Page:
Baylor's Wakefields Model Passion to
February 6, 2017
is notorious for its faithful fans. Thousands of fans flock to motor
speedways around the country to support their favorite drivers and enjoy
exciting events with like-minded people. But will those passionate fans
post on social media more because they're excited? That's the question
Kirk and Robin Wakefield asked at a NASCAR race in Miami.
The hypothesis and the event provided the perfect opportunity for the
Wakefields to meld their respective fields of research. Edwin W.
Streetman Professor of Retail Marketing and Executive Director of the
Sports Sponsorship & Sales Program Kirk Wakefield's previous research
focuses on sports marketing and the implications of passion on sports
marketing. His wife, Associate Professor of Information Systems Robin
Wakefield, has focused her research on social media usage from the user
experience perspective. With the help of a grant from the Wharton
Consumer Analytics Initiative, they merged their interests and
investigated how passion and excitement affect the frequency of social
media postings during an event—in this case, a NASCAR race.
"Passion affects everything you do,"
Kirk said. "If I know what you're passionate about, I can predict your
behavior about whatever it is and your social media usage."
Researchers met fans at the event and emailed them surveys after the
event's conclusion. They asked respondents about their usage of Facebook
and Twitter, during the three-day NASCAR event. The researchers were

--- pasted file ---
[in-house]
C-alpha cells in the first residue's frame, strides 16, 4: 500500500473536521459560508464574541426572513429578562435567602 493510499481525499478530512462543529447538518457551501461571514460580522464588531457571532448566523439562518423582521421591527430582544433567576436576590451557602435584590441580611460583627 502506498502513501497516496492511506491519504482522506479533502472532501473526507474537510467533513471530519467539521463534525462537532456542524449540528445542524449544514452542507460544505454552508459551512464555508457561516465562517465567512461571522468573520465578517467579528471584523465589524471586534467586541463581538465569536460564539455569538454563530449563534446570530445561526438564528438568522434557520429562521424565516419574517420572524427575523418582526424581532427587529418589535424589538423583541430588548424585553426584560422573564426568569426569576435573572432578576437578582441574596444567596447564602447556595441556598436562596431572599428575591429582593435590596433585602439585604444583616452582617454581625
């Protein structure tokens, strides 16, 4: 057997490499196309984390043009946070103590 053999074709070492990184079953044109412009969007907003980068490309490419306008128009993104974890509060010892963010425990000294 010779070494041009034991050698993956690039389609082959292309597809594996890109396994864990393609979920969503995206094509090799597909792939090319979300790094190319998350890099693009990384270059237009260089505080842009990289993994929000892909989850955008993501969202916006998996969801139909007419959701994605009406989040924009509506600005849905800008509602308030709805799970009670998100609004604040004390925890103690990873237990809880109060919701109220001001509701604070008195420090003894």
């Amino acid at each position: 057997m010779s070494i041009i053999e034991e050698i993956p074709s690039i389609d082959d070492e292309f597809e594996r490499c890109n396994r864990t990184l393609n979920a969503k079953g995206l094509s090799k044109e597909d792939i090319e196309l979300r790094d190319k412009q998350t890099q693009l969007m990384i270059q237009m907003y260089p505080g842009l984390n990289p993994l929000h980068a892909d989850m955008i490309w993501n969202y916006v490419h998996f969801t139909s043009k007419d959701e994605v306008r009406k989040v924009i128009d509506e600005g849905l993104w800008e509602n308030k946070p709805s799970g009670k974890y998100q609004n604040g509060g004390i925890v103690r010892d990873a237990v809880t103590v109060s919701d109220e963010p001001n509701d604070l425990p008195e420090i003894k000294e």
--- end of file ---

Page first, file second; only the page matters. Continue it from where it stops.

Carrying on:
interested in the effects of passion and excitement on social media
The results were analyzed and culminated in the article "Social Media
Network Behavior: A Study of User Passion and Affect," which was
published in the Journal of Strategic Information Systems. In the
article, the researchers constructed a conceptual framework that allows
them to better understand the influence of passion and excitement on
social media postings.
"Overall, how we measure passion is heart, mind, body and soul," Kirk
said. "So if you would label it a passion, spend a lot of time thinking
about it, prioritize your time for it, and feel like you can't live
without it, it's a passion."
The Wakefields found that although excitement isn't always a significant
motivator for content creation or engagement online, excitement in
conjunction with passion is…at least at meaningful events.
because [respondents] were excited didn't mean they were going to use
social media," Robin said. "Feelings didn't drive use of technology."
The Wakefields believe this research provides insight into opportunities
for businesses marketing to consumers online.
"When an organization is thinking about a business to consumer social
media strategy, they can increase their engagement with their customers
if they find something that their customers are passionate about, and
then create excitement around that passion," Robin said. "It might drive
social media use."
Kirk suggested the use of passion for an activity to predict behavior in
marketing and information systems is new and advances the literature.
Their model acts as a basis for future research. The duo suggested
harmonious or obsessive passion would be interesting extensions of the